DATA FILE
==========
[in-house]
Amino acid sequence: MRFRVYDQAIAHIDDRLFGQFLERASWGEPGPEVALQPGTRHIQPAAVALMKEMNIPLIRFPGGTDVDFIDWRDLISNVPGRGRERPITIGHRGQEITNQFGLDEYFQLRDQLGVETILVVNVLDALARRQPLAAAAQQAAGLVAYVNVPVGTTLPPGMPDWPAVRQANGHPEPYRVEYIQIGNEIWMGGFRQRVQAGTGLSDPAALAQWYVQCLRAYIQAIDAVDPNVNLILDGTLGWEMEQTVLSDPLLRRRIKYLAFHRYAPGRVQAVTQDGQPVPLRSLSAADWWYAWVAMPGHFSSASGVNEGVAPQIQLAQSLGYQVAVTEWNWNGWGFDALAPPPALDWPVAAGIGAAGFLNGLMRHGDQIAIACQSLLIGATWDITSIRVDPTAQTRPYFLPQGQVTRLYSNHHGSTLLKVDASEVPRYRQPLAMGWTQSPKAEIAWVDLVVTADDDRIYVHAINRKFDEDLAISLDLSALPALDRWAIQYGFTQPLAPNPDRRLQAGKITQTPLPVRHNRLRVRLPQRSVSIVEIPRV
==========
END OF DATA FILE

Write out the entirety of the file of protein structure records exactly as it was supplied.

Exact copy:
[in-house]
Amino acid sequence: MRFRVYDQAIAHIDDRLFGQFLERASWGEPGPEVALQPGTRHIQPAAVALMKEMNIPLIRFPGGTDVDFIDWRDLISNVPGRGRERPITIGHRGQEITNQFGLDEYFQLRDQLGVETILVVNVLDALARRQPLAAAAQQAAGLVAYVNVPVGTTLPPGMPDWPAVRQANGHPEPYRVEYIQIGNEIWMGGFRQRVQAGTGLSDPAALAQWYVQCLRAYIQAIDAVDPNVNLILDGTLGWEMEQTVLSDPLLRRRIKYLAFHRYAPGRVQAVTQDGQPVPLRSLSAADWWYAWVAMPGHFSSASGVNEGVAPQIQLAQSLGYQVAVTEWNWNGWGFDALAPPPALDWPVAAGIGAAGFLNGLMRHGDQIAIACQSLLIGATWDITSIRVDPTAQTRPYFLPQGQVTRLYSNHHGSTLLKVDASEVPRYRQPLAMGWTQSPKAEIAWVDLVVTADDDRIYVHAINRKFDEDLAISLDLSALPALDRWAIQYGFTQPLAPNPDRRLQAGKITQTPLPVRHNRLRVRLPQRSVSIVEIPRV